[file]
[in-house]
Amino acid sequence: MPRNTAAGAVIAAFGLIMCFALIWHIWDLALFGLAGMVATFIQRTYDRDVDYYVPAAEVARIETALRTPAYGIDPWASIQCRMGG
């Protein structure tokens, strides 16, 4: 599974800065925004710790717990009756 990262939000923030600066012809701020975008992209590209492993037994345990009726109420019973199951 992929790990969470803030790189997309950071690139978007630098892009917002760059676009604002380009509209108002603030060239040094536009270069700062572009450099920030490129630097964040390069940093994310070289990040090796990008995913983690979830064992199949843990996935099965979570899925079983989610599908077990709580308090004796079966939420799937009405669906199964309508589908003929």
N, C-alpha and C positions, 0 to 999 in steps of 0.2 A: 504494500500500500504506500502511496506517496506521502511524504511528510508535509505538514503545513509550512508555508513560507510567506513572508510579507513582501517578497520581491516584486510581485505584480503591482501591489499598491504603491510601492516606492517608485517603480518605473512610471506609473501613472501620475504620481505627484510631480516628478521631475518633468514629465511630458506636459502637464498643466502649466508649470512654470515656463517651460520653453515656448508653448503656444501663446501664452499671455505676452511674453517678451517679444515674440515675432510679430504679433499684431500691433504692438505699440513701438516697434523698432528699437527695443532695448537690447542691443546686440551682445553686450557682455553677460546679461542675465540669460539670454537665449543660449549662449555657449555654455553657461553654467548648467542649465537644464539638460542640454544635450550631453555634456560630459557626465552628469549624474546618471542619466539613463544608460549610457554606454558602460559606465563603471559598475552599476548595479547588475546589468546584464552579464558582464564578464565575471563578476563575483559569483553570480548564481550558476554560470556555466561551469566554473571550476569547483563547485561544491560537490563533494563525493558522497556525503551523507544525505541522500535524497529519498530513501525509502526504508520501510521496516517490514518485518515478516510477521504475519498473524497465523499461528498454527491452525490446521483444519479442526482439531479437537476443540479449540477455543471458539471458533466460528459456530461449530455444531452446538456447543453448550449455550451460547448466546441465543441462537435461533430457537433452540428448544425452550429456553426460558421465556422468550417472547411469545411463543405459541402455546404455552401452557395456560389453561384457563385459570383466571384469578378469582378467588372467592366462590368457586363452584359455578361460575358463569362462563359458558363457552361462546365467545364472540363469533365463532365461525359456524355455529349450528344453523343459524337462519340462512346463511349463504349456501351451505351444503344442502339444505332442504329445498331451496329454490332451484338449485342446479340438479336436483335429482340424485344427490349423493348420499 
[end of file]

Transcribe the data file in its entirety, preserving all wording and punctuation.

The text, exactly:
[in-house]
Amino acid sequence: MPRNTAAGAVIAAFGLIMCFALIWHIWDLALFGLAGMVATFIQRTYDRDVDYYVPAAEVARIETALRTPAYGIDPWASIQCRMGG
């Protein structure tokens, strides 16, 4: 599974800065925004710790717990009756 990262939000923030600066012809701020975008992209590209492993037994345990009726109420019973199951 992929790990969470803030790189997309950071690139978007630098892009917002760059676009604002380009509209108002603030060239040094536009270069700062572009450099920030490129630097964040390069940093994310070289990040090796990008995913983690979830064992199949843990996935099965979570899925079983989610599908077990709580308090004796079966939420799937009405669906199964309508589908003929």
N, C-alpha and C positions, 0 to 999 in steps of 0.2 A: 504494500500500500504506500502511496506517496506521502511524504511528510508535509505538514503545513509550512508555508513560507510567506513572508510579507513582501517578497520581491516584486510581485505584480503591482501591489499598491504603491510601492516606492517608485517603480518605473512610471506609473501613472501620475504620481505627484510631480516628478521631475518633468514629465511630458506636459502637464498643466502649466508649470512654470515656463517651460520653453515656448508653448503656444501663446501664452499671455505676452511674453517678451517679444515674440515675432510679430504679433499684431500691433504692438505699440513701438516697434523698432528699437527695443532695448537690447542691443546686440551682445553686450557682455553677460546679461542675465540669460539670454537665449543660449549662449555657449555654455553657461553654467548648467542649465537644464539638460542640454544635450550631453555634456560630459557626465552628469549624474546618471542619466539613463544608460549610457554606454558602460559606465563603471559598475552599476548595479547588475546589468546584464552579464558582464564578464565575471563578476563575483559569483553570480548564481550558476554560470556555466561551469566554473571550476569547483563547485561544491560537490563533494563525493558522497556525503551523507544525505541522500535524497529519498530513501525509502526504508520501510521496516517490514518485518515478516510477521504475519498473524497465523499461528498454527491452525490446521483444519479442526482439531479437537476443540479449540477455543471458539471458533466460528459456530461449530455444531452446538456447543453448550449455550451460547448466546441465543441462537435461533430457537433452540428448544425452550429456553426460558421465556422468550417472547411469545411463543405459541402455546404455552401452557395456560389453561384457563385459570383466571384469578378469582378467588372467592366462590368457586363452584359455578361460575358463569362462563359458558363457552361462546365467545364472540363469533365463532365461525359456524355455529349450528344453523343459524337462519340462512346463511349463504349456501351451505351444503344442502339444505332442504329445498331451496329454490332451484338449485342446479340438479336436483335429482340424485344427490349423493348420499 